I am in a whirlwind of pain and this article has really made me realize how much I need help in this area. It started as a child where my feelings were never valued and my words were invalidated. I grew up thinking that I didn’t really matter, and became a people pleaser. That led to a bad marriage in which I survived once again not seen, not heard, and not loved. After I found out about my now ex husbands affair that sealed the lid on the end of that destructive relationship. I was able to end it, with the help of your books, blogs and Conquer membership. Everything happened so quickly with me needing to sell the house for financial reasons, and I had worked for my ex husband’s business, so I lost my job, and currently have no income. I had to move back in with my parents because the inflation of housing and rent in my area. I have a German Shepherd and can’t find one apartment or townhouse that will accept him. It is so hard and challenging for me going back to the dysfunctional home I grew up in. I have all the same issues, because my parents have never heard me or allowed me to tell them my true feelings. I am so hurt because they go on and on about my brother who interfered in my divorce at the most difficult points when I was moving, and caused a huge family rift between everyone. He is in a mental facility and is there because of his violent behaviour and almost killing our father twice. But all I hear is poor him , how bad he has it, and how they are doing so much for me. I appreciate them allowing me to live here, but please pray for me to be able to get back on my feet and get out of here. I don’t feel safe, and they make me feel guilty if I try to tell them my feelings, I am the only sibling that has ever had to pay rent living here and I help out financially as much as I could but my funds are running out and I am suffering physcial ailments that are making it difficult for me to focus on what my next steps are. I am so exhausted emotionally, physically and spirtually from the divorce and moving. I feel they are taking advantage of me because they are in financial trouble at this time in their lives. I don’t expect them to ever change how they have treated me and I am afraid me living here is taking such a toll on my health. I need prayers that I can find a job and another place to get out from under my parents. It’s really sad that at a time when I needed them to be understanding and caring of my situation , they failed again. I can’t express my feelings to them and it just causes me to bottle up the pain. Unfortunately, this doesn’t feel like a safe place for me to be while healing from 32 years of a passive aggressive covert narcissist husband. How can I survive here?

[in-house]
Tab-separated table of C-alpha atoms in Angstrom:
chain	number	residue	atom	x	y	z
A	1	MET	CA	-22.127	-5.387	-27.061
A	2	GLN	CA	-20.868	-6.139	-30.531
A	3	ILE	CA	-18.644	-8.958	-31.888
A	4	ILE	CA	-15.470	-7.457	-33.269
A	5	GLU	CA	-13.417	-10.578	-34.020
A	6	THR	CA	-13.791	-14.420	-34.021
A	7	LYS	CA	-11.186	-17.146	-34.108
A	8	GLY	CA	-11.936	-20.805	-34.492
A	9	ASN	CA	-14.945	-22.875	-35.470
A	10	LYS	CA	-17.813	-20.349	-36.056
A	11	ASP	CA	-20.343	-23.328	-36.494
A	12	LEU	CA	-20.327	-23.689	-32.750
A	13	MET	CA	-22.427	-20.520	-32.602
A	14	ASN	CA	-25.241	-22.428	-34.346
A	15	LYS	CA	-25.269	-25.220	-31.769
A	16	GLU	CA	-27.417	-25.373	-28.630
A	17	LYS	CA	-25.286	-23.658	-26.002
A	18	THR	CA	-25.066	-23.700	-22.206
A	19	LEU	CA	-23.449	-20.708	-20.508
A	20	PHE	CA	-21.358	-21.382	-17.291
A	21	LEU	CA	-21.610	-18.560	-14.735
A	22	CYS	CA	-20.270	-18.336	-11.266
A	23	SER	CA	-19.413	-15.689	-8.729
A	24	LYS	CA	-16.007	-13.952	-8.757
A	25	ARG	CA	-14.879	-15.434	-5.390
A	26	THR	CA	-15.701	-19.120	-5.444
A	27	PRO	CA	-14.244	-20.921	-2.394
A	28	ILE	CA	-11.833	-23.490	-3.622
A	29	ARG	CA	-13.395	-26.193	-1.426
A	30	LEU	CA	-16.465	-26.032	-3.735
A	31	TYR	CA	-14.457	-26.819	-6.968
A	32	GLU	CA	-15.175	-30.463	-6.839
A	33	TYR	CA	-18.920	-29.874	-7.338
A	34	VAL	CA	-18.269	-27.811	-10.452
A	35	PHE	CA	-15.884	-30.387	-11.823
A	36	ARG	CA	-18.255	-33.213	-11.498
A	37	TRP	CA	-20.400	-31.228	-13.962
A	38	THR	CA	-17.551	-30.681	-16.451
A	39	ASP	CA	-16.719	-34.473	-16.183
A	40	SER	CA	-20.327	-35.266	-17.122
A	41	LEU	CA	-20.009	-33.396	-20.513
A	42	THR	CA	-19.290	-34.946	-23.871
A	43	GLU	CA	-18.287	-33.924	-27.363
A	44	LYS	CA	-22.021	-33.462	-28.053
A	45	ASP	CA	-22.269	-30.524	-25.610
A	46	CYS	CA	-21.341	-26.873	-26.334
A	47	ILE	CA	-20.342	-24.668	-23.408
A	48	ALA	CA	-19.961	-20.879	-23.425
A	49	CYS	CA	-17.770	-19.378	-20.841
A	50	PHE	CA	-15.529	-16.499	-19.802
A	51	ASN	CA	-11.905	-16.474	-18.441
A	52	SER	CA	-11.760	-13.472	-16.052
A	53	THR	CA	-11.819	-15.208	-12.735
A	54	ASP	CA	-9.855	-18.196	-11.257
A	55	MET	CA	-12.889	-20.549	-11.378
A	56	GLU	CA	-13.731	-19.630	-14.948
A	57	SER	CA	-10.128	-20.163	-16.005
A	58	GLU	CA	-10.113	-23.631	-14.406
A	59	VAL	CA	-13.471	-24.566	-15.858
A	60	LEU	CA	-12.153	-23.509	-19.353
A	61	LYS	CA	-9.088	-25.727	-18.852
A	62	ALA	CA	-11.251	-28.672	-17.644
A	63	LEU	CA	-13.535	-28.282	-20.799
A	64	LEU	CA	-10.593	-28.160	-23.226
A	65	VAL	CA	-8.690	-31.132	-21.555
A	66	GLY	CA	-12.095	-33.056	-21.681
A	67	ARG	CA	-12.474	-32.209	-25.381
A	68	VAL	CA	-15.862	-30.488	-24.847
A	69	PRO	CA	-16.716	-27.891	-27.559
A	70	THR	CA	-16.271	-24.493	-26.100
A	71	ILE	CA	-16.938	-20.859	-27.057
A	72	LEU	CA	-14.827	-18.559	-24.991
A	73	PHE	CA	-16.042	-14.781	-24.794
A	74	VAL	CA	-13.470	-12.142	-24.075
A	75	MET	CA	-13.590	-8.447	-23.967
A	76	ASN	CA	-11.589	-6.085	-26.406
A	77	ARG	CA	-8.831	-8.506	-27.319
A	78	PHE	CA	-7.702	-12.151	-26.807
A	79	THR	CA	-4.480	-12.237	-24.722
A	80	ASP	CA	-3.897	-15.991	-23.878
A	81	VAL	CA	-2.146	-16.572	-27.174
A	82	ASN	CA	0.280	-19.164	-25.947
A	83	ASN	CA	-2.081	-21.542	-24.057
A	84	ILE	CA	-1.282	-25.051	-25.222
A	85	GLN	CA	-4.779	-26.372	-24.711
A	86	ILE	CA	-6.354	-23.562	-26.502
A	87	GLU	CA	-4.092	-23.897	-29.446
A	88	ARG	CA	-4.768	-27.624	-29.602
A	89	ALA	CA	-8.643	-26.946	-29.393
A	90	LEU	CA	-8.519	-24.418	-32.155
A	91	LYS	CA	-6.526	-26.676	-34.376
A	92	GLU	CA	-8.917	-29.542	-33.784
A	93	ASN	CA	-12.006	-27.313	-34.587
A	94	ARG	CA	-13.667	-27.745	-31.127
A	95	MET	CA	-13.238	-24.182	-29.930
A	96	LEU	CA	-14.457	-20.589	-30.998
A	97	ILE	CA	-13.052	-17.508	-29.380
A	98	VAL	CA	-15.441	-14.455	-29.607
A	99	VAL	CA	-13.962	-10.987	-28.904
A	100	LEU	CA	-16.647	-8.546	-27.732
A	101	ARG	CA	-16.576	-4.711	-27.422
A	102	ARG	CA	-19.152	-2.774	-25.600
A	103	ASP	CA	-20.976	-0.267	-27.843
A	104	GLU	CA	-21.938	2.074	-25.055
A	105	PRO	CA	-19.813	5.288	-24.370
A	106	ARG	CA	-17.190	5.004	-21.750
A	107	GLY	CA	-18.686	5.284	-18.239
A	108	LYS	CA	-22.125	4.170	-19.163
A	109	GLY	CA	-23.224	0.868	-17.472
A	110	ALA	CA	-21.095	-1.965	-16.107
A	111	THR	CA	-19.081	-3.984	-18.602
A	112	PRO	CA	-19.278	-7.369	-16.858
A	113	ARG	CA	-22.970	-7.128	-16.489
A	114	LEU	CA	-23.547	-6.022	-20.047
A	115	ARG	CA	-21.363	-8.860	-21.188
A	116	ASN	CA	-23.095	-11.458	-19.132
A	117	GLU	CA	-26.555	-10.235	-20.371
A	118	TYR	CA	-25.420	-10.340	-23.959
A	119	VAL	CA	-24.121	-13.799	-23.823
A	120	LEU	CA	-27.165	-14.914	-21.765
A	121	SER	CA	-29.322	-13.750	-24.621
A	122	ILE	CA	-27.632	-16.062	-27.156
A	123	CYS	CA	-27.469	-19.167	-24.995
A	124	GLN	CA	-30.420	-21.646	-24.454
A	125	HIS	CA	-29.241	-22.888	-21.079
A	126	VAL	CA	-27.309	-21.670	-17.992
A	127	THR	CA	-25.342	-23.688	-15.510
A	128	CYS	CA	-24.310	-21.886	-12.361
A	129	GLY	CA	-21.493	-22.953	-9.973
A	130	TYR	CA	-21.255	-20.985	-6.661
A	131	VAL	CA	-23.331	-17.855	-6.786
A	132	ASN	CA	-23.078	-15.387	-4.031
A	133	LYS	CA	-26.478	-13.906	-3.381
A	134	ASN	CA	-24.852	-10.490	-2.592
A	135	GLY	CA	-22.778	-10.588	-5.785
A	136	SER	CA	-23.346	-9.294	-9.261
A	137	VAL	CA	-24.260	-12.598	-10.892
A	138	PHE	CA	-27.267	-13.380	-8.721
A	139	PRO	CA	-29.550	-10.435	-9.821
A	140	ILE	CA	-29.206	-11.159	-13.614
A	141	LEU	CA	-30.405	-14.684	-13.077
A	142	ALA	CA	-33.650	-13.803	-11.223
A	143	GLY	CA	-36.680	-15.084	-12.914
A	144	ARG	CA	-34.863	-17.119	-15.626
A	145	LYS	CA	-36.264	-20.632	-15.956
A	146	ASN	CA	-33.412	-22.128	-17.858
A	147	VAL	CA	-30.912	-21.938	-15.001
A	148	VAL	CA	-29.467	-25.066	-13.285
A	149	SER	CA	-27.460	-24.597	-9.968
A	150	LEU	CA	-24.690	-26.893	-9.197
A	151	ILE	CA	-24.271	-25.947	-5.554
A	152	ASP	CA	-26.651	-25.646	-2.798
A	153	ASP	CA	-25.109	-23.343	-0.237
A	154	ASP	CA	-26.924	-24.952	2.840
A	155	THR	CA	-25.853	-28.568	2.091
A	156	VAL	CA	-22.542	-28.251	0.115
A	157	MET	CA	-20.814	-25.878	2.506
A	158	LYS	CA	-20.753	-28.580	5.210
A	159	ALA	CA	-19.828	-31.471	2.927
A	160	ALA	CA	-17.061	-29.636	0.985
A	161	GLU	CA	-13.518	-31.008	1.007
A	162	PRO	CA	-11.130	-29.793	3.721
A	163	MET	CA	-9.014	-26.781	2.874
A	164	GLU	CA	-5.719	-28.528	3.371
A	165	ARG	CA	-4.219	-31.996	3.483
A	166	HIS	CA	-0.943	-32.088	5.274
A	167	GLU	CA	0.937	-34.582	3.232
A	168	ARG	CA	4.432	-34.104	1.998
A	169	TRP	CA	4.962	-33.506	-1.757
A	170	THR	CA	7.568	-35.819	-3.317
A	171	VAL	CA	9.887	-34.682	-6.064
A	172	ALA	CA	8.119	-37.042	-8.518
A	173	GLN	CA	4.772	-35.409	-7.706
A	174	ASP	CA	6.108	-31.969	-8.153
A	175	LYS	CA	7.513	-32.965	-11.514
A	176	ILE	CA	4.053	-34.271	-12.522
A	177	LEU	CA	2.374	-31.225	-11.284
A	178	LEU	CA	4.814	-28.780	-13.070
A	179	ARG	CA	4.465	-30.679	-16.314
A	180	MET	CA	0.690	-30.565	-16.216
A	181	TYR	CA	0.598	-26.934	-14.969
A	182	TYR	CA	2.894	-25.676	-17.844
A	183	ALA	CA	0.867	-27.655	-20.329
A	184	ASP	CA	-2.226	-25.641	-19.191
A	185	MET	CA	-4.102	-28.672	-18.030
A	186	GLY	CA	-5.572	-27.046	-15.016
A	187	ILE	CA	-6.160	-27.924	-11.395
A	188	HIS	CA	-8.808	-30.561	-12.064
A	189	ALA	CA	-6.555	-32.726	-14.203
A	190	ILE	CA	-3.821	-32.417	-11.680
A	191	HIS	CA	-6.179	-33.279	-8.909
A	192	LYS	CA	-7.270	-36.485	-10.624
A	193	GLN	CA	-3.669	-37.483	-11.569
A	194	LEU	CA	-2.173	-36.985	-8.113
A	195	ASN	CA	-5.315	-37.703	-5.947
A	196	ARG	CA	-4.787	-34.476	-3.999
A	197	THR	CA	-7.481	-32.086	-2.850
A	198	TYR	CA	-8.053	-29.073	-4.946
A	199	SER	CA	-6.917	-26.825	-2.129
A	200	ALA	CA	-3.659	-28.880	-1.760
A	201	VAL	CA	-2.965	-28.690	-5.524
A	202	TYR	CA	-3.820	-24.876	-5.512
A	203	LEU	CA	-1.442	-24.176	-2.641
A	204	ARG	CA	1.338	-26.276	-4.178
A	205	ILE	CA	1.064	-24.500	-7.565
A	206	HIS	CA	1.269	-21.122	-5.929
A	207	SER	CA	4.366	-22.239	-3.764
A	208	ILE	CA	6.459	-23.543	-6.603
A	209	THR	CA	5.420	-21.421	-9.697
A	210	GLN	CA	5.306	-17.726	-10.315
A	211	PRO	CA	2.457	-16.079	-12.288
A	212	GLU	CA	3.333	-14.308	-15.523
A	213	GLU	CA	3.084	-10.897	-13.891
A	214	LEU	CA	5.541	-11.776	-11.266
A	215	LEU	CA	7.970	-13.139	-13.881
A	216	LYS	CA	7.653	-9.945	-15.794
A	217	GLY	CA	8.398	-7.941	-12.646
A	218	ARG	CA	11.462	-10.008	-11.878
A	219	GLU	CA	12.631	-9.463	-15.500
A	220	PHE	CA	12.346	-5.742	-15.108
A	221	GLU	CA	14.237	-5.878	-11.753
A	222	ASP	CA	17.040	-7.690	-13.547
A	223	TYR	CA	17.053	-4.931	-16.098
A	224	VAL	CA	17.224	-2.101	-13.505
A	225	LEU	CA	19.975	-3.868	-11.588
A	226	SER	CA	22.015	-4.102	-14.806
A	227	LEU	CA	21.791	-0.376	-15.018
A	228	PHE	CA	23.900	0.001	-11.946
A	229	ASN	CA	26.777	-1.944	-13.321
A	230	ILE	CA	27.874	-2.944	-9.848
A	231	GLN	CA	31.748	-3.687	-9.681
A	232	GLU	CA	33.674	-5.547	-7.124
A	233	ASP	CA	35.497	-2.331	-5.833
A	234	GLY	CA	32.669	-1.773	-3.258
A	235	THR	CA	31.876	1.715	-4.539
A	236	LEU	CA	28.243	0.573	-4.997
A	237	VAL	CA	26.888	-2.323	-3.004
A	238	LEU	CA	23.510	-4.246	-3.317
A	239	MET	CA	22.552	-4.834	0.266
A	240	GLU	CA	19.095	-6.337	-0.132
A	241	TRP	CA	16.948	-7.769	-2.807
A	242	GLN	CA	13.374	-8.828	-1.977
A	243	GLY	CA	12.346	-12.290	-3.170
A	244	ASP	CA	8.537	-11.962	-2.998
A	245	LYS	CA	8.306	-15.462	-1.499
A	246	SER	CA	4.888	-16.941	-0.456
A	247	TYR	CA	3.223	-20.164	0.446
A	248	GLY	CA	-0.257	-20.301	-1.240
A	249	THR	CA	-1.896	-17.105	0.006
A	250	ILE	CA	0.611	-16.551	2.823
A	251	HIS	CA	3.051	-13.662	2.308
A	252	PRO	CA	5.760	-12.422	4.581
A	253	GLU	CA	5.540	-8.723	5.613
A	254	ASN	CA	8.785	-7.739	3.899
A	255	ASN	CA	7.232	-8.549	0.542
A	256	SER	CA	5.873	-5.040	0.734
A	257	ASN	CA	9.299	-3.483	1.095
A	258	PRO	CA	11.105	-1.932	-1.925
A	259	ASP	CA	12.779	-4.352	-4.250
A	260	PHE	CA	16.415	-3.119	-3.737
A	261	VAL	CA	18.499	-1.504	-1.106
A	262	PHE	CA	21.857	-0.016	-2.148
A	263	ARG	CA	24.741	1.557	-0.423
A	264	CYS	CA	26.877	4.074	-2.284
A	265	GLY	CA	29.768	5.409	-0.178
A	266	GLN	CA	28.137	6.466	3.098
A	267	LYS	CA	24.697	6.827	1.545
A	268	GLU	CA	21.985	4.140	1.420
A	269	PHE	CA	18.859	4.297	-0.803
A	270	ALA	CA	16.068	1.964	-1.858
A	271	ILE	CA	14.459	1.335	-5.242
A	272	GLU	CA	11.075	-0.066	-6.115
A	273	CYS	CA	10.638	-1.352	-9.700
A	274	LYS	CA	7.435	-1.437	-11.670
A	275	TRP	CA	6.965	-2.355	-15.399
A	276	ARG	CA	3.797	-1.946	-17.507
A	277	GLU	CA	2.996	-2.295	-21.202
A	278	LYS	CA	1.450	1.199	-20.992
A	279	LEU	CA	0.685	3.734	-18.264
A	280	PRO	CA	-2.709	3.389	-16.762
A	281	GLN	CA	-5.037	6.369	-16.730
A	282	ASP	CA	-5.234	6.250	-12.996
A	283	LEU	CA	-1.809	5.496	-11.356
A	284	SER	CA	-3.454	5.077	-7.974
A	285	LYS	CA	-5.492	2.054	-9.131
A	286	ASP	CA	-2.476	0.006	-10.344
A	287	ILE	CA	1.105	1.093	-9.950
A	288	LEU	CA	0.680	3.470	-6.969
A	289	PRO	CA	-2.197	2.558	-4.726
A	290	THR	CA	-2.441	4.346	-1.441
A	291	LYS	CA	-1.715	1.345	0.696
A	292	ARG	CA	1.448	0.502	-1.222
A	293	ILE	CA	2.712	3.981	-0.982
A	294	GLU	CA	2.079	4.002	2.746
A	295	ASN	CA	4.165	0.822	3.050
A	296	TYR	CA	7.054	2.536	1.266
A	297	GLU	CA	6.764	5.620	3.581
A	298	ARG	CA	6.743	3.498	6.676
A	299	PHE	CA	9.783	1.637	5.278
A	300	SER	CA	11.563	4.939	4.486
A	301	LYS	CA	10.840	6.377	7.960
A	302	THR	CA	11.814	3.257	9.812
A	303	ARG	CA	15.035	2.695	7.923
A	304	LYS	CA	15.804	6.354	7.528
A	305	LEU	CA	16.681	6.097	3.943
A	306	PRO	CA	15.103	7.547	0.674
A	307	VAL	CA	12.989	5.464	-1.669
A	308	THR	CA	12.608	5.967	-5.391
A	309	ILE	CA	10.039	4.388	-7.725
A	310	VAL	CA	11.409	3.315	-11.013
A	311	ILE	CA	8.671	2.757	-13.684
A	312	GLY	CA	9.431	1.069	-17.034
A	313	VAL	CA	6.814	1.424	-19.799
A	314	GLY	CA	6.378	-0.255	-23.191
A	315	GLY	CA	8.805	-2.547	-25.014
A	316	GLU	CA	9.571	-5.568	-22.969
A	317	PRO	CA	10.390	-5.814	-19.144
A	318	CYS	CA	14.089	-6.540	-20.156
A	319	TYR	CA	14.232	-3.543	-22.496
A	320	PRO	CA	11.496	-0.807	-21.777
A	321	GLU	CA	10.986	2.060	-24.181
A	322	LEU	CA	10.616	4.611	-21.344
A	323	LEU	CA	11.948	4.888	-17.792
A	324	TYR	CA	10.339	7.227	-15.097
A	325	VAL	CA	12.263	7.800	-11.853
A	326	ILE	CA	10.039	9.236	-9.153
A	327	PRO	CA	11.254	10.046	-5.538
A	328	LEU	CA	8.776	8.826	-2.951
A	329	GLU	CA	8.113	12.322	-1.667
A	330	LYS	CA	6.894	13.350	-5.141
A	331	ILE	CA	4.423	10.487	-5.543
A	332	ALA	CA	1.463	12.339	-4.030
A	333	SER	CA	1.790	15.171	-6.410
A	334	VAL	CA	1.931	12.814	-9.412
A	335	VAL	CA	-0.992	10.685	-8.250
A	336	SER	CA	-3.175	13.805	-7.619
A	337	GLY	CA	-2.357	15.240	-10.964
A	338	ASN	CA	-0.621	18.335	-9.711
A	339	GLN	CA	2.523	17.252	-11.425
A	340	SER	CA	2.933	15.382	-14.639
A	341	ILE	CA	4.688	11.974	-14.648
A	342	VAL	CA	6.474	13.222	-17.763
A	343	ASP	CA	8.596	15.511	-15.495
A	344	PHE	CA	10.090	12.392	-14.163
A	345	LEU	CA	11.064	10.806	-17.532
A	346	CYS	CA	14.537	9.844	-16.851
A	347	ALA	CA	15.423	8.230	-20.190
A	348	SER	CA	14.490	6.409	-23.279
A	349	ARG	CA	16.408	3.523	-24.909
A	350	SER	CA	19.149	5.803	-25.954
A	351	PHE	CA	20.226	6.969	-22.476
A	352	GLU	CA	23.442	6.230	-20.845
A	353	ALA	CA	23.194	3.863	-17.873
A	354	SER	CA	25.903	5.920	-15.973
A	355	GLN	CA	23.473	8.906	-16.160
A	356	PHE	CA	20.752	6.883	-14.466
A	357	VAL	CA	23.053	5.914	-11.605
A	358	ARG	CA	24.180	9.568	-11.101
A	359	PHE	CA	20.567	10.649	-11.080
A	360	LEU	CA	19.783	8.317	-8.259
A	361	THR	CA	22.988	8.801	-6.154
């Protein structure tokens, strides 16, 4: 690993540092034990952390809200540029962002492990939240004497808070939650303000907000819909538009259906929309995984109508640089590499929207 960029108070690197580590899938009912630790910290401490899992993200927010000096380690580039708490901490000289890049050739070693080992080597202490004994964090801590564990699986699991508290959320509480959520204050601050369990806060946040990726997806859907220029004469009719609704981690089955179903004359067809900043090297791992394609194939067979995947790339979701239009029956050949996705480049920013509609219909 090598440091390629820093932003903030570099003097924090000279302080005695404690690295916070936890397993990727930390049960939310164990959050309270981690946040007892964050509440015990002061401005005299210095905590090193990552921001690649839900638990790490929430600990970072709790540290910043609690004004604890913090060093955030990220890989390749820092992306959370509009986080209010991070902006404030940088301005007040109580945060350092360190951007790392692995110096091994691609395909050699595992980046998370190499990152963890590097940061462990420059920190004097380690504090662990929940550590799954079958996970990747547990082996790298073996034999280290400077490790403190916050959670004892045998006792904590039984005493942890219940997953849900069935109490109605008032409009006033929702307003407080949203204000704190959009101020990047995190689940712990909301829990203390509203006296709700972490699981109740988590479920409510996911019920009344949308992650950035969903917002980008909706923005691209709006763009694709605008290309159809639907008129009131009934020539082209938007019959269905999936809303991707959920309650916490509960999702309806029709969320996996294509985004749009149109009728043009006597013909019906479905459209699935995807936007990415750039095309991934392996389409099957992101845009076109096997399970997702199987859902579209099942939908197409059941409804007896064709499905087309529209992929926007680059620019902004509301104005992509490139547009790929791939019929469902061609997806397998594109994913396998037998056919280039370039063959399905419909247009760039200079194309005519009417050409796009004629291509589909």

• Leslie Vernick on November 17, 2023 at 1:32 pm